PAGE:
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Written Answers. - Towards Better Regulation.

Wednesday, 27 March 2002

Dáil Éireann Debate
Vol. 551 No. 3

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 13. Mr. Quinn Information on Ruairí Quinn Zoom on Ruairí Quinn  asked the Taoiseach Information on Bertie Ahern Zoom on Bertie Ahern  the main features of his Department's consultation document, Towards Better Regulation; the planned consultation process; and if he will make a statement on the matter. [8936/02]

The Taoiseach: Information on Bertie Ahern Zoom on Bertie Ahern I was pleased to be able to launch a very important public consultation document, Towards Better Regulation, on 27 February last. It marked the start of a public consultation process which will help us to frame the first ever Irish national policy statement on better regulation. Because of its importance and relevance to the work of the Oireachtas, I arranged to have copies presented formally to the House and individually sent to all Members.

This consultation document is intended to be the basis of an important debate on the economic and social aspects of the regulatory process. It begins the process of framing a national policy on regulation and regulatory management. The consultation document sets out the hard questions we need to address in considering why we regulate, what we need to regulate and new approaches to governance in a global economy.

The consultation document raises a broad range of questions in three general areas, each of which are influenced by the quality of our regulation. These are: the performance of the economy and better consumer welfare; the quality of our governance systems; and the efficiency and effectiveness of the public service.

Good regulation and good government go hand in hand. Regulatory reform has been a key element of modernising our public service since Delivering Better Government was published in 1996. However, not only is the quality of our regulation important to our public service, it is also critical if we are to sustain the economic and social progress of the last five years. Sustained and increased competitiveness through better regulation can secure and create jobs and generate more resources for social inclusion. This is consistent with the growing recognition in Ireland and internationally that regulation has a big influence on competitiveness. Excessive regulation creates undue and costly burdens on enterprises, puts up barriers to market entry and exit and inhibits innovation. Our own National Competitiveness Council has publicly called for a national policy statement on regulation and this is what we will now deliver.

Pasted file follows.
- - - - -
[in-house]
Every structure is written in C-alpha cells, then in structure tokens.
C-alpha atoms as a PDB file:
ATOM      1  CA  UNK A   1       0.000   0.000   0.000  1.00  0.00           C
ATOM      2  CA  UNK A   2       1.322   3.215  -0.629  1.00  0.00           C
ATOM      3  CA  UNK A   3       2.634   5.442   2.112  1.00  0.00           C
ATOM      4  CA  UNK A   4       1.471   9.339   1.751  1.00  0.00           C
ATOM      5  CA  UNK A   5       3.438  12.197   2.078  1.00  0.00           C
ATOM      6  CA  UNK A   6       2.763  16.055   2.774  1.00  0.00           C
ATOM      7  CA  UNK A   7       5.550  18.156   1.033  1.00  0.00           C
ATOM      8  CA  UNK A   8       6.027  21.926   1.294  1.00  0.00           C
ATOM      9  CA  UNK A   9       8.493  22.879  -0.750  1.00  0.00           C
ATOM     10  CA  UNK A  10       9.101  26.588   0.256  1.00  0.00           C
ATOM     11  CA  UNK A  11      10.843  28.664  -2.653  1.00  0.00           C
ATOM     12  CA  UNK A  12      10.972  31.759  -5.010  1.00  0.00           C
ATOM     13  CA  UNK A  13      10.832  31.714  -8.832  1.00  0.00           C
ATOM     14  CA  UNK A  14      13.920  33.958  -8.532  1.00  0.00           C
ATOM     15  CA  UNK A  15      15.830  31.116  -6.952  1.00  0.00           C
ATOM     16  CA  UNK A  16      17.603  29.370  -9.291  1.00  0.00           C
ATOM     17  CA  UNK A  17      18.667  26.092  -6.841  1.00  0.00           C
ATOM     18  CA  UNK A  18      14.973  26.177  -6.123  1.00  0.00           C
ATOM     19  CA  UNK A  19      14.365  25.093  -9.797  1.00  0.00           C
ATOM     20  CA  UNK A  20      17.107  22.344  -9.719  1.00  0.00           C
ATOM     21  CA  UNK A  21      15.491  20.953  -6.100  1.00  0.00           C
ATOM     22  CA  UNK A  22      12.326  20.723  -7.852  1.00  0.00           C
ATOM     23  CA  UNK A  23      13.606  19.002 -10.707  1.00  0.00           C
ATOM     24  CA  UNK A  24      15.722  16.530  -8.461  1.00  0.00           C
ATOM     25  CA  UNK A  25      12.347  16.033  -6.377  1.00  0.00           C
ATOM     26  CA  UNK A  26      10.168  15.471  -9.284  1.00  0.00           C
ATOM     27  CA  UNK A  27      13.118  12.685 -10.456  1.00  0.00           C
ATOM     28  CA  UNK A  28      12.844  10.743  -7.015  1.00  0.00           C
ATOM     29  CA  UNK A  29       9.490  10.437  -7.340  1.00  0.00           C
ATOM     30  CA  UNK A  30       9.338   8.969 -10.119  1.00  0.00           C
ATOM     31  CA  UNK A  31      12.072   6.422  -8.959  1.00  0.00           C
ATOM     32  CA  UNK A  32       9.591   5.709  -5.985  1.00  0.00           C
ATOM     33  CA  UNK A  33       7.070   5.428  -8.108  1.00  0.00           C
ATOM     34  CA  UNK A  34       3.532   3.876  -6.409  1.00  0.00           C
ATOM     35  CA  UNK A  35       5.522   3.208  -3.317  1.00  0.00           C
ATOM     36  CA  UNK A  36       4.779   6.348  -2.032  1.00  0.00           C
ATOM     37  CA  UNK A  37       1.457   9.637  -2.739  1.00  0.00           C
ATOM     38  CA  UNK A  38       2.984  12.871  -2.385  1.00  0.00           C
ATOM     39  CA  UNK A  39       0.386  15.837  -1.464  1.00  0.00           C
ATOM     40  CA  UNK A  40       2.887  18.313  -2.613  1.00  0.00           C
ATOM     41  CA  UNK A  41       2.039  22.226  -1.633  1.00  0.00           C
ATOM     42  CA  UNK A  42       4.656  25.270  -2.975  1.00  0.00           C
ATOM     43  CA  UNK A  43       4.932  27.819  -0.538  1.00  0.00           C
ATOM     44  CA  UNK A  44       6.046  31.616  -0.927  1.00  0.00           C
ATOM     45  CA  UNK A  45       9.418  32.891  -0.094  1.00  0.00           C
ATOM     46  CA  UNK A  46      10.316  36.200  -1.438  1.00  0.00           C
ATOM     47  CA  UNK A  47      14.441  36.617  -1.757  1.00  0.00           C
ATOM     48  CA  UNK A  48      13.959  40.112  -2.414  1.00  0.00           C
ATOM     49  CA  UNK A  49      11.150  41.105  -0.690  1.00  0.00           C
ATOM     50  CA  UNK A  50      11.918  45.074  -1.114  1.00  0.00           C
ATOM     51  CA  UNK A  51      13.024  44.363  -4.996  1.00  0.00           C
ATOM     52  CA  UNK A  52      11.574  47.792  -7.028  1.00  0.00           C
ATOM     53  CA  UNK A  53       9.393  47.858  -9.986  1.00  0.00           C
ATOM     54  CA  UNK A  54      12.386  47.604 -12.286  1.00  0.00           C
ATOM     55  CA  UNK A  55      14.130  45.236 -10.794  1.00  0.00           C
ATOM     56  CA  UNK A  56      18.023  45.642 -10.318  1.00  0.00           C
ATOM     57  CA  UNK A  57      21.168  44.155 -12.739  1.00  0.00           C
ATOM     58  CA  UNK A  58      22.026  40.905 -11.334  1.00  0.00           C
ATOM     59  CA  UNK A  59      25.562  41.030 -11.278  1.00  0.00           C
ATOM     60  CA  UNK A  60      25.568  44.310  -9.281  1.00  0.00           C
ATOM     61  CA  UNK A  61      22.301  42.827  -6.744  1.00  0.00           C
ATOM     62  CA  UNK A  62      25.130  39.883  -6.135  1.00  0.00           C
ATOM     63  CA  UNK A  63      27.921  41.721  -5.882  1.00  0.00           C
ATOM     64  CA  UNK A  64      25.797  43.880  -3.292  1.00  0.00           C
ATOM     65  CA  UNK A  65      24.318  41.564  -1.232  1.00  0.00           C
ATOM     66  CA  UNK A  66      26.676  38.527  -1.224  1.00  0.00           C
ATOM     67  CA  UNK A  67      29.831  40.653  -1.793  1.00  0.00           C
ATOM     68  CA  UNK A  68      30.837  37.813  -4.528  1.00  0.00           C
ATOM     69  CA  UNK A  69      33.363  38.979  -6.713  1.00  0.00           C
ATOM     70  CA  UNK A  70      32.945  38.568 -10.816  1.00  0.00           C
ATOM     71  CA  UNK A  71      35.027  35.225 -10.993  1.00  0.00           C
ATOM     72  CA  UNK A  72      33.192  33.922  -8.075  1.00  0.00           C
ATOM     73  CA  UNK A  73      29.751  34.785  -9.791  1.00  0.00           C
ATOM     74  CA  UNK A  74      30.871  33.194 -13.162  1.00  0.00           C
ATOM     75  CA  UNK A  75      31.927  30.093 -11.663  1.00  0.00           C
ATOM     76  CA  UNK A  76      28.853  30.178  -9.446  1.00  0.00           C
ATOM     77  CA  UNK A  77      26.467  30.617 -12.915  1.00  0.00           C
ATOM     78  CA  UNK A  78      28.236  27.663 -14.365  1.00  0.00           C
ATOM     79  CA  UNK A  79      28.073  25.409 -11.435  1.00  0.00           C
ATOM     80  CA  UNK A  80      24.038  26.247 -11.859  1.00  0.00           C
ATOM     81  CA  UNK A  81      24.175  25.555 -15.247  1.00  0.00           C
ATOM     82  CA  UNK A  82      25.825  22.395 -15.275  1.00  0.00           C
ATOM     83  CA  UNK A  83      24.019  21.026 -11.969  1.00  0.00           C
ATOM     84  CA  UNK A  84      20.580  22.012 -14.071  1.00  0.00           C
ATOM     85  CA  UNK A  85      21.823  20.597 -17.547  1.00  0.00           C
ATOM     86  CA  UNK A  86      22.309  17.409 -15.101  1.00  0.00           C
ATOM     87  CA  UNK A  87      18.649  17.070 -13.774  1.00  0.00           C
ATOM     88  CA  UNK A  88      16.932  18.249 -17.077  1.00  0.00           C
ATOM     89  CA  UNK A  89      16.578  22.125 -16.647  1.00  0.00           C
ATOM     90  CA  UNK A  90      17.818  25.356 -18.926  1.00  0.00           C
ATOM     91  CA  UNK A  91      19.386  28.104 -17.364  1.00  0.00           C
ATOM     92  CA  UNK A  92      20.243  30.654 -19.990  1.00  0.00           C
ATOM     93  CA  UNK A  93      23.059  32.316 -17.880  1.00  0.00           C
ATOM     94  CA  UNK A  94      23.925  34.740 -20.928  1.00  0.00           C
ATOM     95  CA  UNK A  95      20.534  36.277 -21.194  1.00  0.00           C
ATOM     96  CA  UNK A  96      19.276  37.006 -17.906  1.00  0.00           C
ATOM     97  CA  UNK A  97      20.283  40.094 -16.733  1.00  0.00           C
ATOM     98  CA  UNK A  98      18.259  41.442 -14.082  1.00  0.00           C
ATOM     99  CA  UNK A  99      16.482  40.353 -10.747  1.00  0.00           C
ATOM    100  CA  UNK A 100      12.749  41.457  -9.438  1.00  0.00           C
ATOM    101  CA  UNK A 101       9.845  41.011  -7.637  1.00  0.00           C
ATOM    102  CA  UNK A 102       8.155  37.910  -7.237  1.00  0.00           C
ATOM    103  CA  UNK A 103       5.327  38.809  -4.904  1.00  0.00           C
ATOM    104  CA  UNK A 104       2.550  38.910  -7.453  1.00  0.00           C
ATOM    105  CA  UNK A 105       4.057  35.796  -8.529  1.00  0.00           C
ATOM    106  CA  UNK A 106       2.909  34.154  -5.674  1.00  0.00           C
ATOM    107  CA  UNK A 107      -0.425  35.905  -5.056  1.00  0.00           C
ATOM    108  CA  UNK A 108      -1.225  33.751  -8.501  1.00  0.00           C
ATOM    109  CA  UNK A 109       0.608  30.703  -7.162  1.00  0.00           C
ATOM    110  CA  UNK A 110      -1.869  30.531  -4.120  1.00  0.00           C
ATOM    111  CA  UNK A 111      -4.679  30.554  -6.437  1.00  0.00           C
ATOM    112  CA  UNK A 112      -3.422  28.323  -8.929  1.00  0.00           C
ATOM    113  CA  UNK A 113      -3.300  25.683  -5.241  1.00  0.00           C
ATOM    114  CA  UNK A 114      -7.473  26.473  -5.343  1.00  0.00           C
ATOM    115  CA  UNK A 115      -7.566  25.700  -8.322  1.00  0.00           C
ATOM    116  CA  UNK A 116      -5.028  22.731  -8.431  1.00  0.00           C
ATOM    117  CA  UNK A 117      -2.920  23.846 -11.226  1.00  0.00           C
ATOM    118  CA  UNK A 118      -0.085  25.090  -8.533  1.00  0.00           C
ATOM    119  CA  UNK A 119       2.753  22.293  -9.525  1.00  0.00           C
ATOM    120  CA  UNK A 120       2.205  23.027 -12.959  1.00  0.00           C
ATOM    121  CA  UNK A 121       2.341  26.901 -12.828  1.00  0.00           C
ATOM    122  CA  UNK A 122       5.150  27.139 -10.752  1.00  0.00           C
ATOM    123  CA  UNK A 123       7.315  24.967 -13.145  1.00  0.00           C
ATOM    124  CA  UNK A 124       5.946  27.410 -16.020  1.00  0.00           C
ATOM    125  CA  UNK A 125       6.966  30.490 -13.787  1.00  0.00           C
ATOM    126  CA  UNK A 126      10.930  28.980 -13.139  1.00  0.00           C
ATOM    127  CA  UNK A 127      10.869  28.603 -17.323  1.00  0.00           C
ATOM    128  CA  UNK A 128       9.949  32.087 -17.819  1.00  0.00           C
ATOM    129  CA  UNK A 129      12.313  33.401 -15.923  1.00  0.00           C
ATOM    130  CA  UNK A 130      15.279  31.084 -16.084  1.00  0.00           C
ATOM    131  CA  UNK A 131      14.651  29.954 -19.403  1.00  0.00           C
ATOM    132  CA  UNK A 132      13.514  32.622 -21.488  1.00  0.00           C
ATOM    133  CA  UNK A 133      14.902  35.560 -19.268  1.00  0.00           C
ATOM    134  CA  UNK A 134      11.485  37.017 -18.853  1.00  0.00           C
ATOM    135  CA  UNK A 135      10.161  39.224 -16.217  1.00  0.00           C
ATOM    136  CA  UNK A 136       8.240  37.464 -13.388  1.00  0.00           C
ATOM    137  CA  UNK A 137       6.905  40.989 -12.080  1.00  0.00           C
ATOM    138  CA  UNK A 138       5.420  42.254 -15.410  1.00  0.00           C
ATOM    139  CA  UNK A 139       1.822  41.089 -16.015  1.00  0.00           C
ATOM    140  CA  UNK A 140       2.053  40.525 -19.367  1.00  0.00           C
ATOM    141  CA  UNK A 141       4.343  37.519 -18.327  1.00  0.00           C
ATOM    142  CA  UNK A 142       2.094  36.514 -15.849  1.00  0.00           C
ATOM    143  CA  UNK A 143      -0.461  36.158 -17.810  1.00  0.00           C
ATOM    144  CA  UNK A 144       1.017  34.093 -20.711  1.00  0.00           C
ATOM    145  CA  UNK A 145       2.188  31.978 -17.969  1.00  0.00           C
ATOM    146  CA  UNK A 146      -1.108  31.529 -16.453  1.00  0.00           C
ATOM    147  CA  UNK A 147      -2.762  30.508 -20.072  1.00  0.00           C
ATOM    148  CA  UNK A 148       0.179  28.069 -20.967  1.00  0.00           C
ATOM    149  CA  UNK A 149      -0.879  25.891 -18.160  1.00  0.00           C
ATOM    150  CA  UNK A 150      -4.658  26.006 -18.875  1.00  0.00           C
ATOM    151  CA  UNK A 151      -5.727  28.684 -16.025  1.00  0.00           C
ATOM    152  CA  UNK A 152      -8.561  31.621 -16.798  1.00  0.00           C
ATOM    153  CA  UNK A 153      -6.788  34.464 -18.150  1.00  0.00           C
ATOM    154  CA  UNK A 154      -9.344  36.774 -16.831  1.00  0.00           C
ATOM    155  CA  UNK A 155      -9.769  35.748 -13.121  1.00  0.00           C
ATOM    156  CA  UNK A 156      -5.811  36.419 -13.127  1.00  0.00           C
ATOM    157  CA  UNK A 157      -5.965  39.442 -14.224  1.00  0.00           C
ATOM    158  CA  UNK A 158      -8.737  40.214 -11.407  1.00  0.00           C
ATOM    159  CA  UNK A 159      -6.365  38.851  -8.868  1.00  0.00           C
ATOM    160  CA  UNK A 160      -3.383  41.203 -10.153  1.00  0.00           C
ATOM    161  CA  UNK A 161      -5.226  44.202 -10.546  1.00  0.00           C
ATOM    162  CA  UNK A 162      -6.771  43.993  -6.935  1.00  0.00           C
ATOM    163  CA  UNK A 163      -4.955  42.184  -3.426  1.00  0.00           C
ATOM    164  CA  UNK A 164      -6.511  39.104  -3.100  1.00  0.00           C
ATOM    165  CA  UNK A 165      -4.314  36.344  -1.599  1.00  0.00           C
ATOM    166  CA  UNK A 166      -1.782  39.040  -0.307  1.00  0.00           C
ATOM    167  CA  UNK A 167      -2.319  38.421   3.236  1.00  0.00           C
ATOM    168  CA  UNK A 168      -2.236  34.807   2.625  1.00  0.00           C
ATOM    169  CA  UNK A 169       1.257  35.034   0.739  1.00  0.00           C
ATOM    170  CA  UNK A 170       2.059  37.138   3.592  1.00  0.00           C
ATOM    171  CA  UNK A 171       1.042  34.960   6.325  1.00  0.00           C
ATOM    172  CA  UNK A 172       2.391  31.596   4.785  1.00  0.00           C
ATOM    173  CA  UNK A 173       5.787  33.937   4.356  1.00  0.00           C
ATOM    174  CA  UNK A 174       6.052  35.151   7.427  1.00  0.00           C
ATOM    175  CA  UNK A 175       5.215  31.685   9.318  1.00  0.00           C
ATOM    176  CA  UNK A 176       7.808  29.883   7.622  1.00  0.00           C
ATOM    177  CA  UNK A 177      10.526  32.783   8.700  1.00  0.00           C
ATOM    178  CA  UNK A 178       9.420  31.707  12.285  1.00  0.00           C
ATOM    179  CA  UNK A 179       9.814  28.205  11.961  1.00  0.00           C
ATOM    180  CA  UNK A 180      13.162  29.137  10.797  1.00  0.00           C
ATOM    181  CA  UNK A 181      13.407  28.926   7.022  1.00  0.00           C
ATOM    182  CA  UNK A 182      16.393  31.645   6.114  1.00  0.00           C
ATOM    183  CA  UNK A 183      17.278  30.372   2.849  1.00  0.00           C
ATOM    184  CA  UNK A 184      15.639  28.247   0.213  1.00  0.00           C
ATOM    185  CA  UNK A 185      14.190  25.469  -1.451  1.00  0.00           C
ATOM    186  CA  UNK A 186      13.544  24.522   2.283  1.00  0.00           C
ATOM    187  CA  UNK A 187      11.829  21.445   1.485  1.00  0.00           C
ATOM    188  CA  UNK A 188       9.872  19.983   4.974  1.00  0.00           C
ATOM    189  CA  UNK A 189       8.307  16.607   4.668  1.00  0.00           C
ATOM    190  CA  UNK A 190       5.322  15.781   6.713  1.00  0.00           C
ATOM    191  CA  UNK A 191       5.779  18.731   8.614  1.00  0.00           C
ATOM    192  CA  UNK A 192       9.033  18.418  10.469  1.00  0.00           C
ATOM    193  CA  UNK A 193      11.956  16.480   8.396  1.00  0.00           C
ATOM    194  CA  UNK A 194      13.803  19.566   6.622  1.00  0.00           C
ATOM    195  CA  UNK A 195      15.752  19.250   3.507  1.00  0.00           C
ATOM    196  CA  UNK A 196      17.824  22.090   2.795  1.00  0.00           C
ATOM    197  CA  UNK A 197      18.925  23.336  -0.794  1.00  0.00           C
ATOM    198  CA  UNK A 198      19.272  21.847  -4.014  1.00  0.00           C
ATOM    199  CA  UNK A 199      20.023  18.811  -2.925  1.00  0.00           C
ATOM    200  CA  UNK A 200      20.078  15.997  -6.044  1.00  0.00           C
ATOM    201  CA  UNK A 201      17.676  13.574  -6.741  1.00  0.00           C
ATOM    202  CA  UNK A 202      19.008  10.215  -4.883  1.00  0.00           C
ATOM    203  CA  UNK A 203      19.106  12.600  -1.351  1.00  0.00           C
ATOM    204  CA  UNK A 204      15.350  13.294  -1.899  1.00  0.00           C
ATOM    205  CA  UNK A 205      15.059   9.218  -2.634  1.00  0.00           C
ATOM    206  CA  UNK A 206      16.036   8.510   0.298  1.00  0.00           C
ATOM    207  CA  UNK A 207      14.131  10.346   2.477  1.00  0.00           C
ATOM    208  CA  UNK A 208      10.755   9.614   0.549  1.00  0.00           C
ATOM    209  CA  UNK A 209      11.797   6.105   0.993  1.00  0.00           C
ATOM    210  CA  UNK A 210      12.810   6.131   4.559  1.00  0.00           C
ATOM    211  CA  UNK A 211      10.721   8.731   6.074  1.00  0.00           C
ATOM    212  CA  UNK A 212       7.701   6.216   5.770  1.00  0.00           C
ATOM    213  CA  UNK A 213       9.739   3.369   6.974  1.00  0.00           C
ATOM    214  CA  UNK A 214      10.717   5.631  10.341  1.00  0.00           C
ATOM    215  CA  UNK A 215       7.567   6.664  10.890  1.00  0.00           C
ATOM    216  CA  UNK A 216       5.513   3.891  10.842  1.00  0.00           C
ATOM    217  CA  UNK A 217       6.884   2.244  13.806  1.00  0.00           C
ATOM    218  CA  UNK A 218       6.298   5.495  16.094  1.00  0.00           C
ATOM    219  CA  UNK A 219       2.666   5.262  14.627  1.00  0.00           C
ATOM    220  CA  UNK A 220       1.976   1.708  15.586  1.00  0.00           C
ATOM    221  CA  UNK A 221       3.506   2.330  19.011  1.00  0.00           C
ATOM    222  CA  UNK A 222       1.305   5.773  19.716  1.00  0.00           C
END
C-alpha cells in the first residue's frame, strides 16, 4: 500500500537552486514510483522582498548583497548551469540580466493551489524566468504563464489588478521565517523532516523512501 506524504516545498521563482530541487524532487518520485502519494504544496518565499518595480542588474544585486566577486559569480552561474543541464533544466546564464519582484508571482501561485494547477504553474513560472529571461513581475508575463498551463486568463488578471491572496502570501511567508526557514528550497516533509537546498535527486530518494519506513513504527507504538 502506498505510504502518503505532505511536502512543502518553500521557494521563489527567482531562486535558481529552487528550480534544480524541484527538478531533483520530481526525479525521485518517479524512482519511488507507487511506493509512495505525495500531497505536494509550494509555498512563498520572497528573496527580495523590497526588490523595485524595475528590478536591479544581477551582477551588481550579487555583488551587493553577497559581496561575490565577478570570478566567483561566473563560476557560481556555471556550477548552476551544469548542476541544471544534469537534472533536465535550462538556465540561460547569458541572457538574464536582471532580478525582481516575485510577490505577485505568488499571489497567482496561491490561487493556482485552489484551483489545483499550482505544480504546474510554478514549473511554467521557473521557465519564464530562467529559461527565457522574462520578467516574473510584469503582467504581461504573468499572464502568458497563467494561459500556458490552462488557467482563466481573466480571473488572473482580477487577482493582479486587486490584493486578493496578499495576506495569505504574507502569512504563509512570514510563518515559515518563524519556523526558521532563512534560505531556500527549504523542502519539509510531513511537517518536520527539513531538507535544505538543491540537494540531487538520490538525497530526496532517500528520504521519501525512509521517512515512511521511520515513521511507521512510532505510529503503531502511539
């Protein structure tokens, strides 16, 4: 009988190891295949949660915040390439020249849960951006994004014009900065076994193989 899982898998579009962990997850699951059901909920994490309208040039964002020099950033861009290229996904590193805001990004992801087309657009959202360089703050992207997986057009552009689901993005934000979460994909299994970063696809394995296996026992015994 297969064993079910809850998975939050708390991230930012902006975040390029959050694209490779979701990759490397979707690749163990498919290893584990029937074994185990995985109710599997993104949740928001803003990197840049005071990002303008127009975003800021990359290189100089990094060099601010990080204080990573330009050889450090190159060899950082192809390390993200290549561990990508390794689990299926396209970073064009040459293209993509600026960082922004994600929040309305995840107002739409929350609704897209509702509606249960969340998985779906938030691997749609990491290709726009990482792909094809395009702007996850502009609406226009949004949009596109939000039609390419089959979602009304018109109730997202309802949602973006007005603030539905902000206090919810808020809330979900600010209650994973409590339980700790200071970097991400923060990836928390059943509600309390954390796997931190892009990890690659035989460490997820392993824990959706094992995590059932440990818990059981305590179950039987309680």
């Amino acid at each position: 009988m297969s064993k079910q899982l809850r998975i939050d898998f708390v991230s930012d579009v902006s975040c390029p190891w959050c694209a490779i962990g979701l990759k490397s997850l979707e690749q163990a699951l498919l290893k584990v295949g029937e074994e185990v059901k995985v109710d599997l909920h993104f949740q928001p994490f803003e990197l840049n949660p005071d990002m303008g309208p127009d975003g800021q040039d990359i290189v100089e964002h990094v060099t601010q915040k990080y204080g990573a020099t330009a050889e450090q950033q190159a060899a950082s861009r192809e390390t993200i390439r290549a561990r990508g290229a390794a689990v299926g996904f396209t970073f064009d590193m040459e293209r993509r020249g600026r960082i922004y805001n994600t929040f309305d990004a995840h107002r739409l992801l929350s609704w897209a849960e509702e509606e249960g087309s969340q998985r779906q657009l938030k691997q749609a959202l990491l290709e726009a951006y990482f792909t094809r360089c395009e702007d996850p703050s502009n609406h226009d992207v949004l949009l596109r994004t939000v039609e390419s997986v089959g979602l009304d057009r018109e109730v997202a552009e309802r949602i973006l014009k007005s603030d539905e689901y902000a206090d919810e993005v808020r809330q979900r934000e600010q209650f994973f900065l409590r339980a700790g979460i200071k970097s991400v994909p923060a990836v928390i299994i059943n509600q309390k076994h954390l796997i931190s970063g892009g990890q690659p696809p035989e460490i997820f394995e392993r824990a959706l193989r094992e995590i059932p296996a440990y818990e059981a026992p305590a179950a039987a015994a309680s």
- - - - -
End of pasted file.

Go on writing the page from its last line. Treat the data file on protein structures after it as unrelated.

The consultation being undertaken is consistent with this Government's efforts to ensure that, as far as possible, a wide range of views are heard on important issues of public policy. This has been our approach – whether through the social [766] partnership framework or through stand-alone consultation exercises that have been undertaken by my ministerial colleagues on specific policy issues. My Department's document and the consultation process which has commenced, continues that approach.

A three month consultation period has been allowed for and the deadline for receipt of submissions is the end of May 2002. Submissions from all quarters are welcome and are being actively encouraged. The document has been widely publicised. Advertisements were placed in the national daily newspapers in February and the possibility of re-advertising the process in April is being held open. It is available on my Department's website and links to it have been placed on the websites of other Departments and agencies. It has also been widely distributed among the social partners, to professional bodies, business organisations and the community and voluntary sector. Copies have also been made available to public libraries and third level colleges.

What we want at the end of this exercise are the policies to guide the design and implementation of better regulations. It is important to emphasise that this process is not about resolving every micro-level regulatory issue or specific market problem. It is about giving us a set of core principles around: what is regulated in the economy and in society; why certain economic and social activities are regulated; what alternatives should be considered and in what circumstances; and when regulations are the preferred option, how best to enact and enforce them.

I see these principles being set down in an overarching national policy statement, perhaps as a Government White Paper. Getting our regulatory environment right is crucial if we are to ensure that our policies deliver on the important issues such as fostering employment and innovation, developing our communities, ensuring law and order and advancing national prosperity and competitiveness.

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